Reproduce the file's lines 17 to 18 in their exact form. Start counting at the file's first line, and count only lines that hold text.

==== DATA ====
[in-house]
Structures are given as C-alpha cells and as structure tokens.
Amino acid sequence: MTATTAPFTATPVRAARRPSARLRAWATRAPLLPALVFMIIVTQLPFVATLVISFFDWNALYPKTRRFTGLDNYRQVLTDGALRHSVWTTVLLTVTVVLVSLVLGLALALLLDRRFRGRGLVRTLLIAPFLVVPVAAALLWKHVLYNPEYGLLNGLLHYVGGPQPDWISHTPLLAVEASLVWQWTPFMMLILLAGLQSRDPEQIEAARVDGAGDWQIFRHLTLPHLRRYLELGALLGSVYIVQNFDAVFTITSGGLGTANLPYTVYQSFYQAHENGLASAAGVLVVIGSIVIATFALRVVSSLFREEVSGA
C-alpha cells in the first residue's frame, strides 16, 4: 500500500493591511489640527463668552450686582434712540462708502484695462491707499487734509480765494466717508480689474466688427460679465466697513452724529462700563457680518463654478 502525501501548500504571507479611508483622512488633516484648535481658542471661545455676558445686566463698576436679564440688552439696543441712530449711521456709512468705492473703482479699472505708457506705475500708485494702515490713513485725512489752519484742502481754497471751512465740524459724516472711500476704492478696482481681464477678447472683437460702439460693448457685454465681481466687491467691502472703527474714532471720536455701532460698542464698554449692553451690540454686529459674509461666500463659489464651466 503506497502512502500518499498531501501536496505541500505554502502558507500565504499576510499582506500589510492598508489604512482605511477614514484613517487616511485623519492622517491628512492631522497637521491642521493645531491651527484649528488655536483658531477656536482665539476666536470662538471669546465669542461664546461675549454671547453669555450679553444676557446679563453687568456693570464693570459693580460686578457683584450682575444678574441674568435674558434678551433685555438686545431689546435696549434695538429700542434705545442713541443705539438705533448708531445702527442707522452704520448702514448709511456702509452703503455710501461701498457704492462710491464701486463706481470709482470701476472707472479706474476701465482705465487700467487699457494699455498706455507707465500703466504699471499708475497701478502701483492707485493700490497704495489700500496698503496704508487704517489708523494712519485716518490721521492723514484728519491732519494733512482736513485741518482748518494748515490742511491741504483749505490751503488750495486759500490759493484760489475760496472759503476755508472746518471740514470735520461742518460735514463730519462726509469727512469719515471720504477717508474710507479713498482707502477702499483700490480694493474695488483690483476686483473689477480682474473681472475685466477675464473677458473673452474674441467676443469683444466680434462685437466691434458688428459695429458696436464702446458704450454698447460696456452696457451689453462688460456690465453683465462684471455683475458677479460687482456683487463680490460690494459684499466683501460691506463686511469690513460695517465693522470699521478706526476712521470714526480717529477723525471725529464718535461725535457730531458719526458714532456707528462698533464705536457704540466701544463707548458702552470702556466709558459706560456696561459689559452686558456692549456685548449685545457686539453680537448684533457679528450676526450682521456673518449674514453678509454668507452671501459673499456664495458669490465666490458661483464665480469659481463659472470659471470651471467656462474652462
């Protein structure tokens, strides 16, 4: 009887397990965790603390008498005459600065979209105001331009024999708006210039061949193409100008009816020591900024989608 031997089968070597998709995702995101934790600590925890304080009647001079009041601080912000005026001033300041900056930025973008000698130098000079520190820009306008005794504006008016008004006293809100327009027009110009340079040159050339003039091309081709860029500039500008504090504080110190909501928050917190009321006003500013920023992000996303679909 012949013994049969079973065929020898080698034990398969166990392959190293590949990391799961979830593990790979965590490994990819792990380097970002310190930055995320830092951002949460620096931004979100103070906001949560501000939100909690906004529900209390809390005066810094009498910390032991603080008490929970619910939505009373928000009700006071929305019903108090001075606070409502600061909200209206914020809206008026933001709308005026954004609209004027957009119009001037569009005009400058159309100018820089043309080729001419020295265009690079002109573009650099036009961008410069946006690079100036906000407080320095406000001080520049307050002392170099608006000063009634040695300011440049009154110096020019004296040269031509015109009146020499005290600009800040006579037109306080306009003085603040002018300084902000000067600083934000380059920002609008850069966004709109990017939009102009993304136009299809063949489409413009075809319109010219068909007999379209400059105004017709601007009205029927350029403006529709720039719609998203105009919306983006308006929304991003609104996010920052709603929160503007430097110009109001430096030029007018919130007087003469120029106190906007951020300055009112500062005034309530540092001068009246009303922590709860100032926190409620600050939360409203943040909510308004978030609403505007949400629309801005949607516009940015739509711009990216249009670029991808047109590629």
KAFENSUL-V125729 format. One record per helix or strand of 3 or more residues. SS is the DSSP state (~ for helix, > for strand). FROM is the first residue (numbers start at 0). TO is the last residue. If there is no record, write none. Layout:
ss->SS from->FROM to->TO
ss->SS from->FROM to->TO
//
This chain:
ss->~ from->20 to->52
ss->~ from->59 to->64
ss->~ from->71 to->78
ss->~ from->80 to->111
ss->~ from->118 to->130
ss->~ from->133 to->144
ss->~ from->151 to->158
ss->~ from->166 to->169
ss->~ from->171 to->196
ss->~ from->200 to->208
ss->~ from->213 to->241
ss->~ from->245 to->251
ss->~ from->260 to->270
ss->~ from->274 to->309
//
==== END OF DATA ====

ss->~ from->151 to->158
ss->~ from->166 to->169